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Eva Yeomans, eight, had her lessons at Meadow View Stables near Burton-upon-Trent, Staffordshire, cancelled after she became emotional on the ponies and “doubted her own ability to be able to do things”. This was brought on by Eva’s “additional needs”, her parents claim, as they’ve blasted the stables for the “absolutely disgusting” decision.
Meadow View Stables conceded Eva “enjoyed” the lessons at the start but said she became so “worried and emotional about riding” she “sometimes would pull on the mouth of the pony”.
It said Eva can return to groom the horses at the stables but riding them might be detrimental to their welfare.
But Eva’s angry mum Shan Yeomans told Staffordshire Live: “So after 11 months of you taking our money to teach our daughter how to ride, after 11 months of them never raising an issue with her ’emotions’, after 11 months of them understanding the difficulties she faces and what she is being diagnosed with, they all of a sudden decided she isn’t a good fit for their school any more. It is embarrassing for them to have a child there with additional needs?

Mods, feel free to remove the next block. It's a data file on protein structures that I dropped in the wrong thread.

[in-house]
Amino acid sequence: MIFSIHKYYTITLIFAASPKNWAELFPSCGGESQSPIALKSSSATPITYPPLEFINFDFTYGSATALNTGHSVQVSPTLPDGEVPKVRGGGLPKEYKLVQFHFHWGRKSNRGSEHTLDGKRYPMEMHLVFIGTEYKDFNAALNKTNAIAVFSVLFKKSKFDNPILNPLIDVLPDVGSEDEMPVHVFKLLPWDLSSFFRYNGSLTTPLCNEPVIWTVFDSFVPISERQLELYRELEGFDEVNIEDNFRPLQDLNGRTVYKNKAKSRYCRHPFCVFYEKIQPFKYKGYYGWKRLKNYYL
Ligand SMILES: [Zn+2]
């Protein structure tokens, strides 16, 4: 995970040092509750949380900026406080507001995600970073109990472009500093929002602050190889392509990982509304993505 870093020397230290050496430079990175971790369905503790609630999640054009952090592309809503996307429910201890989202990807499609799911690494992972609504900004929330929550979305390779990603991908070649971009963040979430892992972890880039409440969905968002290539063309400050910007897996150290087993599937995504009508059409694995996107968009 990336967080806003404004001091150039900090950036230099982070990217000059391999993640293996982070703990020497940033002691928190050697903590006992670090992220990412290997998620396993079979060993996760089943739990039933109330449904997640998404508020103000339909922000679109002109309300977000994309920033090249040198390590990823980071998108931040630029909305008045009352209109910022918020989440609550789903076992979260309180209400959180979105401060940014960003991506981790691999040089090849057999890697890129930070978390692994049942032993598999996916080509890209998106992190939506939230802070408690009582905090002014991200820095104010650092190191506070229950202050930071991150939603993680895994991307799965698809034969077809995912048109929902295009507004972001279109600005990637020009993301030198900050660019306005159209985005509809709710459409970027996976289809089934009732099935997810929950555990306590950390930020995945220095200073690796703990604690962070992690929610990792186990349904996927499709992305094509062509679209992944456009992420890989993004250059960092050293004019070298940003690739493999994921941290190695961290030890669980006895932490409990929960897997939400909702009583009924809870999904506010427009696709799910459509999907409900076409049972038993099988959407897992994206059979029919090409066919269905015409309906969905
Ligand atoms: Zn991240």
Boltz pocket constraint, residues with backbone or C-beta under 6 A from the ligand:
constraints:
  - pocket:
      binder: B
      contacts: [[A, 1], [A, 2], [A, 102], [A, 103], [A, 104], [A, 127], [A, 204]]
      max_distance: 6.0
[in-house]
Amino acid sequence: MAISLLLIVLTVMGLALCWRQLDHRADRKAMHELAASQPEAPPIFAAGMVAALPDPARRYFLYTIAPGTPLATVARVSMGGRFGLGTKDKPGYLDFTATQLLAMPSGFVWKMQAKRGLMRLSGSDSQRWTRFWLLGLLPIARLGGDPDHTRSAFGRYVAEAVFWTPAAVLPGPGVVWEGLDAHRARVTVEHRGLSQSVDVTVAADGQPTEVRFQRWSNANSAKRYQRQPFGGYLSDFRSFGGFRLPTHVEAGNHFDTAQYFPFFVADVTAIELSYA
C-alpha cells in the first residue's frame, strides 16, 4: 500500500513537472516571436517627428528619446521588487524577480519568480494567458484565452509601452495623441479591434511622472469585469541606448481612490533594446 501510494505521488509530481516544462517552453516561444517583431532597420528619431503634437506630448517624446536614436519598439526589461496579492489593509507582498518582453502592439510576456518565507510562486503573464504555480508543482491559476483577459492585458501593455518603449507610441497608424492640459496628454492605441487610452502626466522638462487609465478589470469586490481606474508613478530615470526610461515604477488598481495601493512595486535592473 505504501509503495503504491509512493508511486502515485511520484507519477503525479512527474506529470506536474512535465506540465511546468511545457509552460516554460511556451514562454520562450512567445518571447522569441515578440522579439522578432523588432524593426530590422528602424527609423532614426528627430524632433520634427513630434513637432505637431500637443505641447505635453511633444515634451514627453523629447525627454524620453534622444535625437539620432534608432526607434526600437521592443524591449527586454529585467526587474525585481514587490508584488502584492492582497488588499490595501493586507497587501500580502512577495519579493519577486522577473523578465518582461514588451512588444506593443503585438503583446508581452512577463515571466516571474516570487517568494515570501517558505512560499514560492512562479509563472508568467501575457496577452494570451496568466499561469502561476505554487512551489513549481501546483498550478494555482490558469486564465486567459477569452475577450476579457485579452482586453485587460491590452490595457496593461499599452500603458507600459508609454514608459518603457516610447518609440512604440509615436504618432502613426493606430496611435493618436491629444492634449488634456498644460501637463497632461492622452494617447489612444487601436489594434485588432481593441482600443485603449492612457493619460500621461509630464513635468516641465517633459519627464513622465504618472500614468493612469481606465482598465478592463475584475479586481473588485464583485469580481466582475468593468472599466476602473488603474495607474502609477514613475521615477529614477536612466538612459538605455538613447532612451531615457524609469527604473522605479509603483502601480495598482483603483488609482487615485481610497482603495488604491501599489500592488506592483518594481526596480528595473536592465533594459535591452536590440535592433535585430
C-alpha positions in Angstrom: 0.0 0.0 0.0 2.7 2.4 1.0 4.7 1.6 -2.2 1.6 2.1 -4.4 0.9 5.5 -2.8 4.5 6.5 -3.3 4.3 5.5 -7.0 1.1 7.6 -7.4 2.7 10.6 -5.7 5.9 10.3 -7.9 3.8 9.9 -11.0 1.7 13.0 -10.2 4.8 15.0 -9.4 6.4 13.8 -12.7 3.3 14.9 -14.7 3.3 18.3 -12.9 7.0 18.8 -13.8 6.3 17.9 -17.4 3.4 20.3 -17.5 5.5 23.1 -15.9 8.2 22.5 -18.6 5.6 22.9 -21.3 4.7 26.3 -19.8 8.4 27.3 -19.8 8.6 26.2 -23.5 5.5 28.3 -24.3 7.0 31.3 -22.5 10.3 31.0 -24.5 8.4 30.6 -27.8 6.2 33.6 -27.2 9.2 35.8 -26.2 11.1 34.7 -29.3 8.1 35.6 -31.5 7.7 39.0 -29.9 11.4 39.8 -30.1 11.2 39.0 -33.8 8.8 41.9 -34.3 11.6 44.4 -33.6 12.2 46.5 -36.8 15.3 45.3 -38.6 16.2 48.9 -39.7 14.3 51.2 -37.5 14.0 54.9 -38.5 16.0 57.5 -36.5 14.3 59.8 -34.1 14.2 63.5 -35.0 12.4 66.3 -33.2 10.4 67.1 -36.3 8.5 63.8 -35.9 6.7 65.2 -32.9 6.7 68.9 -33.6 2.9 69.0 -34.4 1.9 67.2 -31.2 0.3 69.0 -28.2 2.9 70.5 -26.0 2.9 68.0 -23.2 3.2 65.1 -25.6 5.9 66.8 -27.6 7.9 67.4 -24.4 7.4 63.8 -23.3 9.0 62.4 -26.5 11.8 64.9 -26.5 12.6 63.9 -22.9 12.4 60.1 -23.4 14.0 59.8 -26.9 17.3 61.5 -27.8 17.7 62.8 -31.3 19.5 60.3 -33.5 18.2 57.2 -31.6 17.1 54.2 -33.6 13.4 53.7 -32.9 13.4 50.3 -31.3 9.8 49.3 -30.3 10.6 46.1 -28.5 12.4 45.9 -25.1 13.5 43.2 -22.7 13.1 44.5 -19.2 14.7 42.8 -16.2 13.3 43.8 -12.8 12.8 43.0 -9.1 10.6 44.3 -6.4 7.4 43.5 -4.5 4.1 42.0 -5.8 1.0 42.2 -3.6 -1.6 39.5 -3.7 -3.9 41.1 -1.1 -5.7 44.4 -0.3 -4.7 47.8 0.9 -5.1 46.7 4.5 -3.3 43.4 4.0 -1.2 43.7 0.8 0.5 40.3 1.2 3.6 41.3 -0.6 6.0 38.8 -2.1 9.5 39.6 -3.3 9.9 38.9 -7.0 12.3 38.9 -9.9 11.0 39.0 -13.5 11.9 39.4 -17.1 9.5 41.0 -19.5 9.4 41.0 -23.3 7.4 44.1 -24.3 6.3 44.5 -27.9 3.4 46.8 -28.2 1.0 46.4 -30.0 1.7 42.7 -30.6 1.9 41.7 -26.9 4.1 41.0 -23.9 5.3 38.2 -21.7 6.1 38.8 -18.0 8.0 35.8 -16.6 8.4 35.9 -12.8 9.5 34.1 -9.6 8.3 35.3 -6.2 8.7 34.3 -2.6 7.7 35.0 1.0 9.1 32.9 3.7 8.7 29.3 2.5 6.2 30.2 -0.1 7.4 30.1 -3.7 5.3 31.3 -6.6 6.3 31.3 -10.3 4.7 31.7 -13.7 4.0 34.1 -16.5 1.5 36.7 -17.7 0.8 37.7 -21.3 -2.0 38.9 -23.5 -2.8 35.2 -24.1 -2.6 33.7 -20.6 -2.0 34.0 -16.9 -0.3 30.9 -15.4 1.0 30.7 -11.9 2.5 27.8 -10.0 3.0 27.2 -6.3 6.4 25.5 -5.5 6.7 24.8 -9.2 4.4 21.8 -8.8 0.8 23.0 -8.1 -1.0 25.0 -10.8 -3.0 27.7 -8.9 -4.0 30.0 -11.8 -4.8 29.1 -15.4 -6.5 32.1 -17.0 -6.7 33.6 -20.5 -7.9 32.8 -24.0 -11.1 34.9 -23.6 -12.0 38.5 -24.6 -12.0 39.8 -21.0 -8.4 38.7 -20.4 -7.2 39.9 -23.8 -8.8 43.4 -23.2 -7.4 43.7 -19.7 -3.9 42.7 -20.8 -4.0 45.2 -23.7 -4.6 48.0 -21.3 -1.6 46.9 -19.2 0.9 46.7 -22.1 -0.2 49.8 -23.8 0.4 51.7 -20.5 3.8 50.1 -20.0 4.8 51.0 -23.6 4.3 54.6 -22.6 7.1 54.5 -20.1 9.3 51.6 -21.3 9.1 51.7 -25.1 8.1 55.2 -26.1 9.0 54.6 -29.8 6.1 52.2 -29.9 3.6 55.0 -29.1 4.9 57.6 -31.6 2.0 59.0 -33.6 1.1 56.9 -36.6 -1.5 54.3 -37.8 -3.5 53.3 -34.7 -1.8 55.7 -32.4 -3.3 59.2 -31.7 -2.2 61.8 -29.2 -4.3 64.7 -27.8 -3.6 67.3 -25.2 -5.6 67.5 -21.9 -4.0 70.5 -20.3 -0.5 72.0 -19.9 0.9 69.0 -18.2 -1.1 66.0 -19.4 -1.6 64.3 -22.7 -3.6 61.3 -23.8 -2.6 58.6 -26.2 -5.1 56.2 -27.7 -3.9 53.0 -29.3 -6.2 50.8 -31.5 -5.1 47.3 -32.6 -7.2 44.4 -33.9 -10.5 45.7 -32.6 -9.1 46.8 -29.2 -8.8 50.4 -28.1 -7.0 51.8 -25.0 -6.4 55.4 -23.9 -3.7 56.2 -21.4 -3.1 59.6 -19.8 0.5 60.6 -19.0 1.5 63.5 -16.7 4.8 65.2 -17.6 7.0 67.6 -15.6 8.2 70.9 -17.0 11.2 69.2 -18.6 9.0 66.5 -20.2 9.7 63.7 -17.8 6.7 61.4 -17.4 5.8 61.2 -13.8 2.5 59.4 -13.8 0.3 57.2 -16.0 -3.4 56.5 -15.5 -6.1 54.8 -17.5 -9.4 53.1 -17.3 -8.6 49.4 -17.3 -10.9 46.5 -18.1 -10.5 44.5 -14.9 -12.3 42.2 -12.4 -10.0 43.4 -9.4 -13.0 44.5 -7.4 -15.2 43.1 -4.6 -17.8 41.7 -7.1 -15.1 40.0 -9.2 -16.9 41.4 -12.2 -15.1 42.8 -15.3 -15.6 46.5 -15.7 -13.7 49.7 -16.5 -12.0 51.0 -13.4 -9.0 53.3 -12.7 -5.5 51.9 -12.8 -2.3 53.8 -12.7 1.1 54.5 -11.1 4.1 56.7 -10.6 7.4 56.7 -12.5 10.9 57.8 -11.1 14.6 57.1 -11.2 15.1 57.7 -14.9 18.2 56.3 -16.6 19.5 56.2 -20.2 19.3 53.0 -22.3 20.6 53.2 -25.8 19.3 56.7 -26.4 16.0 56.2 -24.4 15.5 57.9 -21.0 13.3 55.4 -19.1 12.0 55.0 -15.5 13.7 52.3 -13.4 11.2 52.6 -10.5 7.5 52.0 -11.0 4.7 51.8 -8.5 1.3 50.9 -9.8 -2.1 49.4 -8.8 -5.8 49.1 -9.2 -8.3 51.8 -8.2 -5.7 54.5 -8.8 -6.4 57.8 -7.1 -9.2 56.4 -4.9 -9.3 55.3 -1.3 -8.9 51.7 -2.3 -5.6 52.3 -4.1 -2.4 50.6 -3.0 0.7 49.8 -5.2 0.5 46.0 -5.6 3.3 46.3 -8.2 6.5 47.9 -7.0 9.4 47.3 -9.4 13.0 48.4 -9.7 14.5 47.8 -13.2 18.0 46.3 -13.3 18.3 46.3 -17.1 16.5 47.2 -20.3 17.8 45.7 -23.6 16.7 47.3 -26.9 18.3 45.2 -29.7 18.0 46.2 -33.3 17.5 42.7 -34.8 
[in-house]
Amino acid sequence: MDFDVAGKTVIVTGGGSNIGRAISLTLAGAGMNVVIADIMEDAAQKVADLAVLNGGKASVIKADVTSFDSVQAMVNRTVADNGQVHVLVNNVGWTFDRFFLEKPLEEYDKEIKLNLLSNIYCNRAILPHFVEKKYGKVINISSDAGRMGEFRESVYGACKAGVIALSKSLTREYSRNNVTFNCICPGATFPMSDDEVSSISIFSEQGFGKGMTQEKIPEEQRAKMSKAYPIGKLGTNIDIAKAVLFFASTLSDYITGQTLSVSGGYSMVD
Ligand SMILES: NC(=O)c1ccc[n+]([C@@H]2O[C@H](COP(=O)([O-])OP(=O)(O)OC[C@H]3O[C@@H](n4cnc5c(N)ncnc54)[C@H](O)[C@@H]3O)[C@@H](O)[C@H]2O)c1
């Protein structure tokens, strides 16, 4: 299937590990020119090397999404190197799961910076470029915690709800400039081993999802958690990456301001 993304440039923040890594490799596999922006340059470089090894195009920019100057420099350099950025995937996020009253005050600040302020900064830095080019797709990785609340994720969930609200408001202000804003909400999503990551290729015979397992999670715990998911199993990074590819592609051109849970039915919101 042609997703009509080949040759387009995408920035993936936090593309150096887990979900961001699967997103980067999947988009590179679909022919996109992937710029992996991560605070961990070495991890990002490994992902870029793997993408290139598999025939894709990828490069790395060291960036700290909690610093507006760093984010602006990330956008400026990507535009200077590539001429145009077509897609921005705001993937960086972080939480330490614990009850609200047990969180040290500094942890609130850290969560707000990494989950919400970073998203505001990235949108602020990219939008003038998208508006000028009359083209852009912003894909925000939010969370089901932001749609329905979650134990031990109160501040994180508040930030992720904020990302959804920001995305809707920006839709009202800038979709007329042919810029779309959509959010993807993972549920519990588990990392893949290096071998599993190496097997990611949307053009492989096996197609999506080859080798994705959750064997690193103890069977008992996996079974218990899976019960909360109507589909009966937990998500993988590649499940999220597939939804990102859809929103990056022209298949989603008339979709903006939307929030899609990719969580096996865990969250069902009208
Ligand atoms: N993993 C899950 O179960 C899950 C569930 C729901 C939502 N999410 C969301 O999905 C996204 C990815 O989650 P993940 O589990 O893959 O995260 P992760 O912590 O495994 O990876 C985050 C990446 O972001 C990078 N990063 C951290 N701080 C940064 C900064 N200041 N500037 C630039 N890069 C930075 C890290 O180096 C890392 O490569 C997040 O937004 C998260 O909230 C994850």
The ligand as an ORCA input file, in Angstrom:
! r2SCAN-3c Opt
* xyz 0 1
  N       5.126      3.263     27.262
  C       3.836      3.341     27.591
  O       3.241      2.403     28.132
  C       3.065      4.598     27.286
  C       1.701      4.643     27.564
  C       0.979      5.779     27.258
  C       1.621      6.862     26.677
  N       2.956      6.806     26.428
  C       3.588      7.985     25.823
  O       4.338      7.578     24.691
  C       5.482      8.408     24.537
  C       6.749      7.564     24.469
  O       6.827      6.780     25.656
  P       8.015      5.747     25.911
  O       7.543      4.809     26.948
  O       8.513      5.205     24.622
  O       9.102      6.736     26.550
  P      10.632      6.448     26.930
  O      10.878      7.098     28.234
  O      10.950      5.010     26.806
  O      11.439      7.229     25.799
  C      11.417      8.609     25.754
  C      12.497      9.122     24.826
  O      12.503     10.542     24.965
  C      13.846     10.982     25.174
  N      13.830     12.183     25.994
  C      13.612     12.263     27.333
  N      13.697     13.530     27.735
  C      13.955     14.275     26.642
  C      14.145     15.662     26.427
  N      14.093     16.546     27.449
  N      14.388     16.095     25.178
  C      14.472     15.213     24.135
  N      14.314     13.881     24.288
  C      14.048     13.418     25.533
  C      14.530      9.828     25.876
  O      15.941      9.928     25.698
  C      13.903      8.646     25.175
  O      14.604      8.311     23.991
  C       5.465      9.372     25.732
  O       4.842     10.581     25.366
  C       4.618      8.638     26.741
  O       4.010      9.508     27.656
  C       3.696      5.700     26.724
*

“Is it hard for them to understand every child is different? Doesn’t it make them uncomfortable that she gets upset? We as her parents both then attended the farm in order to get some more answers. I then as her mother was greeted with, ‘well you don’t help during lessons either’. I as her mother do all that I can – in every single setting.”
Shan said Eva had learned new skills, and her confidence and knowledge had improved during the last 11 months.
The mother says the company has since shown “no regard for her feelings”.